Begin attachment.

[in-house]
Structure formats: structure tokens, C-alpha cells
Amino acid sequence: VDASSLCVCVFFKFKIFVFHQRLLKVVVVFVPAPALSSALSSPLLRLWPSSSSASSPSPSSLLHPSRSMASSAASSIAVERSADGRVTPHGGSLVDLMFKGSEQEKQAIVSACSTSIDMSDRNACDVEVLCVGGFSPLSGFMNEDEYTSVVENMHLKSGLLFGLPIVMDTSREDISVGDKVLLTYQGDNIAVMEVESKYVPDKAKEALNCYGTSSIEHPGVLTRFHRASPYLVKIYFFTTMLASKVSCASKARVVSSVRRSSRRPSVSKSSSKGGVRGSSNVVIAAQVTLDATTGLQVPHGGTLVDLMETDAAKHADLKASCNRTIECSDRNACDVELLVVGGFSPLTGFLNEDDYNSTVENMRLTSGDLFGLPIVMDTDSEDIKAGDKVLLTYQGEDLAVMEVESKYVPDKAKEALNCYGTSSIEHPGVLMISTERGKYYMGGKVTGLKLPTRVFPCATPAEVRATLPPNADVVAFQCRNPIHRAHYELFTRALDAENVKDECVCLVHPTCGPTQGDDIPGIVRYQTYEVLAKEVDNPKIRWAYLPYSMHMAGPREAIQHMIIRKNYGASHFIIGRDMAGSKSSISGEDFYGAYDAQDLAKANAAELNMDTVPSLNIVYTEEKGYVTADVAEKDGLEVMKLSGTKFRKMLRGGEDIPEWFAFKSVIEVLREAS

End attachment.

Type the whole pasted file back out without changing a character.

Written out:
[in-house]
Structure formats: structure tokens, C-alpha cells
Amino acid sequence: VDASSLCVCVFFKFKIFVFHQRLLKVVVVFVPAPALSSALSSPLLRLWPSSSSASSPSPSSLLHPSRSMASSAASSIAVERSADGRVTPHGGSLVDLMFKGSEQEKQAIVSACSTSIDMSDRNACDVEVLCVGGFSPLSGFMNEDEYTSVVENMHLKSGLLFGLPIVMDTSREDISVGDKVLLTYQGDNIAVMEVESKYVPDKAKEALNCYGTSSIEHPGVLTRFHRASPYLVKIYFFTTMLASKVSCASKARVVSSVRRSSRRPSVSKSSSKGGVRGSSNVVIAAQVTLDATTGLQVPHGGTLVDLMETDAAKHADLKASCNRTIECSDRNACDVELLVVGGFSPLTGFLNEDDYNSTVENMRLTSGDLFGLPIVMDTDSEDIKAGDKVLLTYQGEDLAVMEVESKYVPDKAKEALNCYGTSSIEHPGVLMISTERGKYYMGGKVTGLKLPTRVFPCATPAEVRATLPPNADVVAFQCRNPIHRAHYELFTRALDAENVKDECVCLVHPTCGPTQGDDIPGIVRYQTYEVLAKEVDNPKIRWAYLPYSMHMAGPREAIQHMIIRKNYGASHFIIGRDMAGSKSSISGEDFYGAYDAQDLAKANAAELNMDTVPSLNIVYTEEKGYVTADVAEKDGLEVMKLSGTKFRKMLRGGEDIPEWFAFKSVIEVLREAS